Application of PowerBuoy Wave Energy Converter Technology to Remote Power Requirements in Oil and Gas Field Developments
- Phil Hart (Ocean Power Technologies, Inc.) | Robert Lurie (Ocean Power Technologies, Inc.)
- Document ID
- Offshore Technology Conference
- Offshore Technology Conference, 30 April-3 May, Houston, Texas, USA
- Publication Date
- Document Type
- Conference Paper
- 2012. Offshore Technology Conference
- 7.4.5 Future of energy/oil and gas, 6.5.7 Climate Change
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Hydrocarbon discoveries in frontier regions distant from shore and/or deepwaterare in the main marginal oil reserves lacking sufficient lease gas to satisfylocal power demand. System designs for offshore (subsea) power delivery havenot changed much over the past 50 years; gas and diesel are still the fuels ofchoice for power generation. Given today's volatile commodity market and theuncertainty surrounding climate change regulations developing thesegas-constrained reserves will require a more critical look at powerprovisioning options.
In general, these marginal reserves may support a 2-4 well project. And thebusiness economics dictate that the project's power demand is best served bylocal power generation as opposed to costly long-distance power transmissionfrom onshore.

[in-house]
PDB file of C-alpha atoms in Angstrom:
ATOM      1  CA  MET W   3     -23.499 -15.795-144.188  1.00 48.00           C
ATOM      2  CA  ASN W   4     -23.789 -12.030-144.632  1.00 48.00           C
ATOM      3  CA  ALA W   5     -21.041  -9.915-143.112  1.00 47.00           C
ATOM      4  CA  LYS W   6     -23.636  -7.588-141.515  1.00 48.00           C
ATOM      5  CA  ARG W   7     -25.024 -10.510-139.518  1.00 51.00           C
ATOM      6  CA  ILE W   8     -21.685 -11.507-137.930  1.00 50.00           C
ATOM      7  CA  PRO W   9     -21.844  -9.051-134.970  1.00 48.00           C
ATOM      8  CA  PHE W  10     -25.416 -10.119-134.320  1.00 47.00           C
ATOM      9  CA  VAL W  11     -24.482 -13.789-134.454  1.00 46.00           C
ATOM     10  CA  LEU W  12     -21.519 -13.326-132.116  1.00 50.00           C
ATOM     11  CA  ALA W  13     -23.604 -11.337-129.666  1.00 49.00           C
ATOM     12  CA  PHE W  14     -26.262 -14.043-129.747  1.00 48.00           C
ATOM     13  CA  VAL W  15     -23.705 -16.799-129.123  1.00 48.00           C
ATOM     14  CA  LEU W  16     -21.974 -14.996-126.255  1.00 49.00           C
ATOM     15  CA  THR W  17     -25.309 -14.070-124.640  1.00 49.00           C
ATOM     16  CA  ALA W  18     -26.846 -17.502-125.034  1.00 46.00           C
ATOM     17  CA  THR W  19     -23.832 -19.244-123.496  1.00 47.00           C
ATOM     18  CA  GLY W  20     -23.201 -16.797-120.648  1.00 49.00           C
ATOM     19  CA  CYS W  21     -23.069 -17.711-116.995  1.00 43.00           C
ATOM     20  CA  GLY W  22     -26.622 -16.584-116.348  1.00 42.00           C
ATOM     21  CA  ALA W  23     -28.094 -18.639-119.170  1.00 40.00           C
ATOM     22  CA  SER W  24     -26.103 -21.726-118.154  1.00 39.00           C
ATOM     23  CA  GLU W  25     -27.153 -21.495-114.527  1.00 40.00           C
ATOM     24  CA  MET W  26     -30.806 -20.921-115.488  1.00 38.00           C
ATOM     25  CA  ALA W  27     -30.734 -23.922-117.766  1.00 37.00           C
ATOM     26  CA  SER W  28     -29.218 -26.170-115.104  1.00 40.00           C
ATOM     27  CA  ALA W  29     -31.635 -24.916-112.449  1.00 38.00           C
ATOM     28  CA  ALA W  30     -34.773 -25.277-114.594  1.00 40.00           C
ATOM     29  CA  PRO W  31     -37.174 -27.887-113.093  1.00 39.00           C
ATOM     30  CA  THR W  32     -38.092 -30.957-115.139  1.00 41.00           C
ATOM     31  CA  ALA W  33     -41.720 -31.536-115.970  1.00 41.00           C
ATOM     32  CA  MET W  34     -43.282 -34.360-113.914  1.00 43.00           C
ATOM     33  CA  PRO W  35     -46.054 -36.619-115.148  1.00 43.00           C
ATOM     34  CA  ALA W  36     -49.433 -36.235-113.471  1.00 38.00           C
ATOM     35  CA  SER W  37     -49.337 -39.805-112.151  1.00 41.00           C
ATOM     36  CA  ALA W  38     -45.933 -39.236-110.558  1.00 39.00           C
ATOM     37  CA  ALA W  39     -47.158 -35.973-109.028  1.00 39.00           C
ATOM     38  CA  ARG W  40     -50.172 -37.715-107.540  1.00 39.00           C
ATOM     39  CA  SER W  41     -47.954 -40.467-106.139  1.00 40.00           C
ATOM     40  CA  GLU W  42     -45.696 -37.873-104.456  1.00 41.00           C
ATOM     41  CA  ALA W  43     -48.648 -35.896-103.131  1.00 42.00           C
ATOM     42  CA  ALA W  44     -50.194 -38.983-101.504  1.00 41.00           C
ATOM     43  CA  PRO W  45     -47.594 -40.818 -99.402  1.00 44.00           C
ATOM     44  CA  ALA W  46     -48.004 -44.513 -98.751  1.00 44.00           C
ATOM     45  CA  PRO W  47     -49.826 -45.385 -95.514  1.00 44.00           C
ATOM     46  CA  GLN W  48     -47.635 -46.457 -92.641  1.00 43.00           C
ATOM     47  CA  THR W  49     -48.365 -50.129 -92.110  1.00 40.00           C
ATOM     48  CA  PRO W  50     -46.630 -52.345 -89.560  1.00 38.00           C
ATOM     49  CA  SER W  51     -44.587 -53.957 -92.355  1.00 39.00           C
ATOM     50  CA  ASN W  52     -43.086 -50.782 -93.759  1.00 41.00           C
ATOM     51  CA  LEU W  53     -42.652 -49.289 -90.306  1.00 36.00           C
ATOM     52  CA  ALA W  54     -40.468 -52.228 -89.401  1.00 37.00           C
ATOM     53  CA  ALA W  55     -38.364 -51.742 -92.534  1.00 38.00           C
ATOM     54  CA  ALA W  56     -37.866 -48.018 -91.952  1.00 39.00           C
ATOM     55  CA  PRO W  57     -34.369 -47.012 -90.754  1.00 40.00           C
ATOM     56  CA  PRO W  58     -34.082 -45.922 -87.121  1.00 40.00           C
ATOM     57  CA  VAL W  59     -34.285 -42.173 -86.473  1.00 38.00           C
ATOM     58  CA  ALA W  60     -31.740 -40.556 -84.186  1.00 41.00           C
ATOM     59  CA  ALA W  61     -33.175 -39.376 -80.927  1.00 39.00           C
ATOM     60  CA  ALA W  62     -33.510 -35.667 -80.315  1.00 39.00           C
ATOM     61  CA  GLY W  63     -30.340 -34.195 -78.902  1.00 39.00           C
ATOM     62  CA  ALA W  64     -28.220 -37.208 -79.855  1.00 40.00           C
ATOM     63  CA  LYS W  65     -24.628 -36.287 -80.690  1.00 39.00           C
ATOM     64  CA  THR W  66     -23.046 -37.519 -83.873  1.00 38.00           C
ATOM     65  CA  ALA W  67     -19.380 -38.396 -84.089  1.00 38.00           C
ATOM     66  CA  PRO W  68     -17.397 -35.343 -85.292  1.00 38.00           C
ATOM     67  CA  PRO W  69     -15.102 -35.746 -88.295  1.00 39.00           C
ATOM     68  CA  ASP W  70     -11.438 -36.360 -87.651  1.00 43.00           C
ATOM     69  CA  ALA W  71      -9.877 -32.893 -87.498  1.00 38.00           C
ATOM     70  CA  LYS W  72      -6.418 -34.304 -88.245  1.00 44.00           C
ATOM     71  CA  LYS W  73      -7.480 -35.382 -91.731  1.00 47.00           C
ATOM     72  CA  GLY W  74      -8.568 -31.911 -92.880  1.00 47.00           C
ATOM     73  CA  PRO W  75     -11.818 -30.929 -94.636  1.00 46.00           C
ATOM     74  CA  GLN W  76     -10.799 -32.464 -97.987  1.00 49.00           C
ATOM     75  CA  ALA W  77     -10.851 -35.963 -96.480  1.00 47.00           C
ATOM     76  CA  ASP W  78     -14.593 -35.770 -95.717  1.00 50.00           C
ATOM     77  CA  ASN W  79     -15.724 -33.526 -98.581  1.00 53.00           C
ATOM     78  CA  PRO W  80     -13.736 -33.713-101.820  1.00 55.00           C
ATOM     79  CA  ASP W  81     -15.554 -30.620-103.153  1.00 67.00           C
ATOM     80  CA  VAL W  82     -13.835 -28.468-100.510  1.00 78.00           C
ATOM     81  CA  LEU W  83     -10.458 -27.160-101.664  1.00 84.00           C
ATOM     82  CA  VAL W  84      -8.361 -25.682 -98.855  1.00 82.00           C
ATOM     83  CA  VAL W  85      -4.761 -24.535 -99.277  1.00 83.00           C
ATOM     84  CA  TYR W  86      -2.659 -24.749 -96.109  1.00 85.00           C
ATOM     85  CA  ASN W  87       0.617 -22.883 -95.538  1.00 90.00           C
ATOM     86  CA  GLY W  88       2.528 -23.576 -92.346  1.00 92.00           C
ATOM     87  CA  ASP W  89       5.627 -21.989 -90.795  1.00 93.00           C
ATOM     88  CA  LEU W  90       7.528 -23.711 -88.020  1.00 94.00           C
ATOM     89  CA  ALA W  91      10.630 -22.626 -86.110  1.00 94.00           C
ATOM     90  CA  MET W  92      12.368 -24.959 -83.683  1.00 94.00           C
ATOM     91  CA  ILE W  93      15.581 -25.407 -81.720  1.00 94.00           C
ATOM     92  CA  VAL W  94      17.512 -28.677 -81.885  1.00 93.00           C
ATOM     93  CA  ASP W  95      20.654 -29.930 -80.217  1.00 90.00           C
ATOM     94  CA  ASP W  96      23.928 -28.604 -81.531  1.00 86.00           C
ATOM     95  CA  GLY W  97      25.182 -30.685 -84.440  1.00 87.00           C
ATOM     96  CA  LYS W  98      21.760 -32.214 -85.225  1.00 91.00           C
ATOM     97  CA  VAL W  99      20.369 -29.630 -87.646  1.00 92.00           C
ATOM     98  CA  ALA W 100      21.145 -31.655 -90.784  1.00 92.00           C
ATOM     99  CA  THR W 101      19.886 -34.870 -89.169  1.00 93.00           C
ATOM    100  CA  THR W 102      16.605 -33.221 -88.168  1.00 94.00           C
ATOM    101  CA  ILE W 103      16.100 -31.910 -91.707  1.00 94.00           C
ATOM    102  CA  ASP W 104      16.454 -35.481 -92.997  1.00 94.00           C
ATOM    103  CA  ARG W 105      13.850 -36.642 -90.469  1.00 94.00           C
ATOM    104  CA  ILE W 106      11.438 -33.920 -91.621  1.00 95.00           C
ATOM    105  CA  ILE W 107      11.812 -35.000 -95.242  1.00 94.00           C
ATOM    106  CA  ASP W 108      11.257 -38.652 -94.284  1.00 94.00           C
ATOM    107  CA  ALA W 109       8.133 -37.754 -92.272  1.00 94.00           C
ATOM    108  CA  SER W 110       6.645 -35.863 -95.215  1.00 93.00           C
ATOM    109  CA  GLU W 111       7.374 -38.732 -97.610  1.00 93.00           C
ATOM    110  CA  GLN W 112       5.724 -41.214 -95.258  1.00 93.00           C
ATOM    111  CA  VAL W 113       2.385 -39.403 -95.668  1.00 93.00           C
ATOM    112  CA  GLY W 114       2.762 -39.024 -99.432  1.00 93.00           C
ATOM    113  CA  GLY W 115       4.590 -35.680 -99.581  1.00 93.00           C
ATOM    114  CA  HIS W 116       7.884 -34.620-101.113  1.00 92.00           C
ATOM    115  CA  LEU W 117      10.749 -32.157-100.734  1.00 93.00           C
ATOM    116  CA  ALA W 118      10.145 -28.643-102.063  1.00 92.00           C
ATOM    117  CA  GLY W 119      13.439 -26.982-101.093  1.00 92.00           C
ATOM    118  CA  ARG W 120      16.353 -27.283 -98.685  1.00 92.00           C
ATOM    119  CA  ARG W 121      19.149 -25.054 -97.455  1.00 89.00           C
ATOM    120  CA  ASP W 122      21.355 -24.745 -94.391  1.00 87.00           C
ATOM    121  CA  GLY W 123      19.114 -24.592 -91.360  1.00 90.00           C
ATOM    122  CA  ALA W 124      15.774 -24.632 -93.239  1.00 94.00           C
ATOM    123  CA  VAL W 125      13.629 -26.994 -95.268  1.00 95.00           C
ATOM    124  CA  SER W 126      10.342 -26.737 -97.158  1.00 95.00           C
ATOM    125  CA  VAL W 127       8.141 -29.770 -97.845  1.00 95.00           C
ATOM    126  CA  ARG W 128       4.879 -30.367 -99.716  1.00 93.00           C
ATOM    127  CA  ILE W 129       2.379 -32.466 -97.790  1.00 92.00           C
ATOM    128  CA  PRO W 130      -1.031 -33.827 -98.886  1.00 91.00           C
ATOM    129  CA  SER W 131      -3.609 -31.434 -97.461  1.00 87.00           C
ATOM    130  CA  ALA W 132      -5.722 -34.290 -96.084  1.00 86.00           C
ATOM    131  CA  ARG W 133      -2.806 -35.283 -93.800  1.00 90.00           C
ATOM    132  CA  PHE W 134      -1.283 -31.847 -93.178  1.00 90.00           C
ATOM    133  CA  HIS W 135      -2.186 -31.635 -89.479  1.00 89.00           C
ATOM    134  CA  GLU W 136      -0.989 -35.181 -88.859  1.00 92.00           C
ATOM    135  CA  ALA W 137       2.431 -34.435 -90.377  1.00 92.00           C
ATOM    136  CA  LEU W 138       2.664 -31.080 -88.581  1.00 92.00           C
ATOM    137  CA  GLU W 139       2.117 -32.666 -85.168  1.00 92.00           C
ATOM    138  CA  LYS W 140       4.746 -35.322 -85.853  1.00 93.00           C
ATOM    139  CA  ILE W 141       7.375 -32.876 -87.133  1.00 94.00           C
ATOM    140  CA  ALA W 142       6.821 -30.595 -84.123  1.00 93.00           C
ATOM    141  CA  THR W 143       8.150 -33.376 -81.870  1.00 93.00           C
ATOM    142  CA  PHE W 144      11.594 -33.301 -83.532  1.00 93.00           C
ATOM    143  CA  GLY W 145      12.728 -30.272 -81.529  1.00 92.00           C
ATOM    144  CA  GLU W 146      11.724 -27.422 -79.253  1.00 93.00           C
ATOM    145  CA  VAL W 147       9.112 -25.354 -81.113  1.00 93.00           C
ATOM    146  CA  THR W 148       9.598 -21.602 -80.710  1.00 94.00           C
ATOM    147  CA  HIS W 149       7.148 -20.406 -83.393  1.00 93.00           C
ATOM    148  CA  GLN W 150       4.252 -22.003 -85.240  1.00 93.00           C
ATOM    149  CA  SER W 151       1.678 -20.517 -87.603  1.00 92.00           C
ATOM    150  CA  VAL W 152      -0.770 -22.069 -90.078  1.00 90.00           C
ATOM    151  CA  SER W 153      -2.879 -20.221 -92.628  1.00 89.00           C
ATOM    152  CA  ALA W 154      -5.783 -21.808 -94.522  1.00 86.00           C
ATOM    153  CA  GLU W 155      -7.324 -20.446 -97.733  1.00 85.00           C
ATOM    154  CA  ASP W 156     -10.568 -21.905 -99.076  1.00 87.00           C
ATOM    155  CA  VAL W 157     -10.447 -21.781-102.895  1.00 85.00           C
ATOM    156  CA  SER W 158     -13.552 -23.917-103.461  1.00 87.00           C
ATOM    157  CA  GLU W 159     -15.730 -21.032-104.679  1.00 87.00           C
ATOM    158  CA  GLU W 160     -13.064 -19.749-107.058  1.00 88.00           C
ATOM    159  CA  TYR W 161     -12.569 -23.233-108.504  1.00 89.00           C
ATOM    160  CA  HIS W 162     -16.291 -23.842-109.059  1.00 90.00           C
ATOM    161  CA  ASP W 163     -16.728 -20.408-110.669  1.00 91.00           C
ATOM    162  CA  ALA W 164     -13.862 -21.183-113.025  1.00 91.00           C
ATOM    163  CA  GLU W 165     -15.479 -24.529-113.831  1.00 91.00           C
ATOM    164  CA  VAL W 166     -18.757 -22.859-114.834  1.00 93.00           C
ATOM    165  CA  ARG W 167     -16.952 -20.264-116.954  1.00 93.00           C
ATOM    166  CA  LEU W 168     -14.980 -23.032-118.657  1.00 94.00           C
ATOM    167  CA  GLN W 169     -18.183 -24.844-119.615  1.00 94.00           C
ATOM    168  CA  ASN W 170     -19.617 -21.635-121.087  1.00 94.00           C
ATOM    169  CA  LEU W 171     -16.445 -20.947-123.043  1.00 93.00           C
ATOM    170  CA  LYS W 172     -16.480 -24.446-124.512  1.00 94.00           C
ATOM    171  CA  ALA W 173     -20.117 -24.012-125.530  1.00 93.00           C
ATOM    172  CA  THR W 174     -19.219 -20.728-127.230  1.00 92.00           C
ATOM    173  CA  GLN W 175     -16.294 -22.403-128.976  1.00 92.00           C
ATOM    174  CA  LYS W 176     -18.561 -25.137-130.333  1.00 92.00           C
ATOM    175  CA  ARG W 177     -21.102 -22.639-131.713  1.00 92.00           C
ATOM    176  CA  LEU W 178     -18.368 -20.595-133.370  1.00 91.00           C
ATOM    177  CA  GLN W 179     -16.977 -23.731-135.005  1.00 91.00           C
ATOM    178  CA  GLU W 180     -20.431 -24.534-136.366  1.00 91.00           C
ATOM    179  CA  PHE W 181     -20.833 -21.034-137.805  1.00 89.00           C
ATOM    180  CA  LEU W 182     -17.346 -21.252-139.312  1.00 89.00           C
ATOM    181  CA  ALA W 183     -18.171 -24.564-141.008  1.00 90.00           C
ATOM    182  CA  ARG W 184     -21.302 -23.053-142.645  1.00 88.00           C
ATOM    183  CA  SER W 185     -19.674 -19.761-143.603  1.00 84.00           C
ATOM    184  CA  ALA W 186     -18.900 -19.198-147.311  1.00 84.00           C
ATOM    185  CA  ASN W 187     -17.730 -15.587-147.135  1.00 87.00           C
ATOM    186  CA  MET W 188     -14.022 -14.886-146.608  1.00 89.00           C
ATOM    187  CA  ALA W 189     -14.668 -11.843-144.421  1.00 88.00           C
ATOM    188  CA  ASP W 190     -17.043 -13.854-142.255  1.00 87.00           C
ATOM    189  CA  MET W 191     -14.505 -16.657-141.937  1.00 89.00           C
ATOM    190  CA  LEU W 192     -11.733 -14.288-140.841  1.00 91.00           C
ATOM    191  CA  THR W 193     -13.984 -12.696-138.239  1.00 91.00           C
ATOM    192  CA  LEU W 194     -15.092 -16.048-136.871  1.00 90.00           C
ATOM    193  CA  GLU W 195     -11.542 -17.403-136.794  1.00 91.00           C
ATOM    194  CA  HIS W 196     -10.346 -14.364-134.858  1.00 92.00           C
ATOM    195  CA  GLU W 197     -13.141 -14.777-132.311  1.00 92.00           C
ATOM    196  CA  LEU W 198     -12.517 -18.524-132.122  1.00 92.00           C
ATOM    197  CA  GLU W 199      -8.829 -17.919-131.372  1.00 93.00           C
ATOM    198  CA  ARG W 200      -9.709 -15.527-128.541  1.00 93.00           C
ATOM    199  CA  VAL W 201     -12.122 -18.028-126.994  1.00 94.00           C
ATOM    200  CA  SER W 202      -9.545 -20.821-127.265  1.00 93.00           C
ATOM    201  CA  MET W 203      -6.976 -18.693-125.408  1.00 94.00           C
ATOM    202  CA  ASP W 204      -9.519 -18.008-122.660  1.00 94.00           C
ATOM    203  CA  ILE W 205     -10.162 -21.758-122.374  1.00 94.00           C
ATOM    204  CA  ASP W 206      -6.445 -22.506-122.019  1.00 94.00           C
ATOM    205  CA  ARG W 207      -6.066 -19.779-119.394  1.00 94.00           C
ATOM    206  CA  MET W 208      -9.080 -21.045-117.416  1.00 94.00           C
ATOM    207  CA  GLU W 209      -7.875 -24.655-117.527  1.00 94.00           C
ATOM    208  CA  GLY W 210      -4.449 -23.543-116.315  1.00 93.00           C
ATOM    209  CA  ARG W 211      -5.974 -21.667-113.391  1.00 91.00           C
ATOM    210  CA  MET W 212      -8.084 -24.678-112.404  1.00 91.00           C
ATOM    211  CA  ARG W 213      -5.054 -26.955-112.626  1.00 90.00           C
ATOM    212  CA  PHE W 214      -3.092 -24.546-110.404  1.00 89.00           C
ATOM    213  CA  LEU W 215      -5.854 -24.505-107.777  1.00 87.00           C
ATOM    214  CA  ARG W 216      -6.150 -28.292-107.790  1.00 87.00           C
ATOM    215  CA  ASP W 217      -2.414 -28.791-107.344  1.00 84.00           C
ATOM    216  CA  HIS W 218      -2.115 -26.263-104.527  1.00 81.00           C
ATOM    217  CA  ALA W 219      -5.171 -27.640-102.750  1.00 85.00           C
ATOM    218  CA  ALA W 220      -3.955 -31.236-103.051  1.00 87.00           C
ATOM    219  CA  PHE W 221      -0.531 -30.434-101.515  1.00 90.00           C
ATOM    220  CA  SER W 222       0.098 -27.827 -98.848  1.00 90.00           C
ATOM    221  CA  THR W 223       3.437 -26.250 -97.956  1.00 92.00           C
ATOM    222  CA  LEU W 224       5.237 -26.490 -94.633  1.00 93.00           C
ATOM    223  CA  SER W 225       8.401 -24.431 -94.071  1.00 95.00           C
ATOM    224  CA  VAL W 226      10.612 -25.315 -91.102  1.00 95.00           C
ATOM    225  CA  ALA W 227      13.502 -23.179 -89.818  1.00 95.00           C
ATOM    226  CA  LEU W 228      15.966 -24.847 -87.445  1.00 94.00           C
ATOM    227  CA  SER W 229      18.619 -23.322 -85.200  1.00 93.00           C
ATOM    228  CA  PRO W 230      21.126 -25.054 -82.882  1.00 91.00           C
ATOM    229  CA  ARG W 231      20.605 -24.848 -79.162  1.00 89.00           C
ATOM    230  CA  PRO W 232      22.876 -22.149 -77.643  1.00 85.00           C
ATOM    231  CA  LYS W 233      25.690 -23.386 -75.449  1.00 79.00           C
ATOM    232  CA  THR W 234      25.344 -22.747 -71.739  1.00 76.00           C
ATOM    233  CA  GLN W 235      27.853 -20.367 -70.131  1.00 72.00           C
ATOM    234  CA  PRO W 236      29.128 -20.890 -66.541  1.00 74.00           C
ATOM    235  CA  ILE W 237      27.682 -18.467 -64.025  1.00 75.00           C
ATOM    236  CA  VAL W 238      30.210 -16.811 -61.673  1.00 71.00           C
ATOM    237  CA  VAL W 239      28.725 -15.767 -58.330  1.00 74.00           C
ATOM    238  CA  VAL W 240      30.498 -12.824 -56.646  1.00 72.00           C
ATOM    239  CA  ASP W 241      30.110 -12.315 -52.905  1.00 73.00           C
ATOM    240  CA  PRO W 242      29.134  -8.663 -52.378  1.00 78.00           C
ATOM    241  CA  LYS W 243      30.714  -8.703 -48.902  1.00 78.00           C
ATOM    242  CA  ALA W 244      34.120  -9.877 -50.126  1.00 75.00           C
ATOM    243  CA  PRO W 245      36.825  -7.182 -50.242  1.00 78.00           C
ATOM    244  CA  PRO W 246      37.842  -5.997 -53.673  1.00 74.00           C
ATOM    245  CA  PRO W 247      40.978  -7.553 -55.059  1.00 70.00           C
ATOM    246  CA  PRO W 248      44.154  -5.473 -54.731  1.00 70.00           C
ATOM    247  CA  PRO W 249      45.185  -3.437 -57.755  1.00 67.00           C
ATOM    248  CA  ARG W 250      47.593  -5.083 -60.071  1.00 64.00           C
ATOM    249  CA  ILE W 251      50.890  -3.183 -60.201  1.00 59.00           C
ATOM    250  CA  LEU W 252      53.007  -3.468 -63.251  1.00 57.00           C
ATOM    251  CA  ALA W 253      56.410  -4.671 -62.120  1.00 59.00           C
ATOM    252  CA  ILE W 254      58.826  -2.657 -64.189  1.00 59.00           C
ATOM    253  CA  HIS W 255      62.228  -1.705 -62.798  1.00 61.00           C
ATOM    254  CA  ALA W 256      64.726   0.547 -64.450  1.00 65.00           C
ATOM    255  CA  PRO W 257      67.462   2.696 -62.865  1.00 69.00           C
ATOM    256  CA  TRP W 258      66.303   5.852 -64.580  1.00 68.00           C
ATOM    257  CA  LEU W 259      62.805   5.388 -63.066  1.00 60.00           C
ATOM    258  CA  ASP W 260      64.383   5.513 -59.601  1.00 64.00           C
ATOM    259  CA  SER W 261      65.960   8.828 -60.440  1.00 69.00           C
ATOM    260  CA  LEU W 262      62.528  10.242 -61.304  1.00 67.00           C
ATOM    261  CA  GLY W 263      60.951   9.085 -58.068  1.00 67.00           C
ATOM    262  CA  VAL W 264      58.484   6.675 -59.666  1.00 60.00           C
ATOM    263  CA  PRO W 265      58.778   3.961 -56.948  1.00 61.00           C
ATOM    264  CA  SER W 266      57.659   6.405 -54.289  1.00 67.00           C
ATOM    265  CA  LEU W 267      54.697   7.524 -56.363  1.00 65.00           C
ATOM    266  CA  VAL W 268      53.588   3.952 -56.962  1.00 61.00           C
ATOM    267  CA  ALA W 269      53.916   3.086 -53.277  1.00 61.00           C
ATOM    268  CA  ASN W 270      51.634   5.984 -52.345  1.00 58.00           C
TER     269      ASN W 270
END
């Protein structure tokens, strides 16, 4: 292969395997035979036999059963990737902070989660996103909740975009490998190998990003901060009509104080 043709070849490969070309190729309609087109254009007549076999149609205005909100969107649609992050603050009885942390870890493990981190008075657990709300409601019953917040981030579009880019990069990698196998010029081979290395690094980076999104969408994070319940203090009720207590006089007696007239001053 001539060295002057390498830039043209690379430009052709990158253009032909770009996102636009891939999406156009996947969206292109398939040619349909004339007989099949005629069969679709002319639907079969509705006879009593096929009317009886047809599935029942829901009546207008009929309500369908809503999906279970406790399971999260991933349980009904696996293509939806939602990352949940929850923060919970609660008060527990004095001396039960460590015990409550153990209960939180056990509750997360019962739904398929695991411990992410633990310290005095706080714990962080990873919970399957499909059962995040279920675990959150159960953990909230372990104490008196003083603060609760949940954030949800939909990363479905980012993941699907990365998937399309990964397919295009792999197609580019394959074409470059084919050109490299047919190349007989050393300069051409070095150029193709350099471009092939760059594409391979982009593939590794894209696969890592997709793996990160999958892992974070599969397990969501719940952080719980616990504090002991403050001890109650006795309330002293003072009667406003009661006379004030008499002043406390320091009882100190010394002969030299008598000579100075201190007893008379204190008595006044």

In select regions of the world, the operator can look to renewables technology- wind, wave, current and ocean thermal energy conversion- for power generationwith no carbon footprint. This paper focuses in on a wave energy technologysolution for energizing a marginal oil field off the coast of West Africa. Itwill address the present status of the technology, recent technologicaladvances and future trends for this wave energy technology solution.
The outcome of this exercise indicates that in certain applications, waveenergy appears to be a cost-effective solution. A subsea asset without pumpinglargely has a peak end-load demand, so the intermittency of a renewable powerresource is tolerable. Where a pumping base load needs to be satisfied, theremay be a need for energy storage technology.
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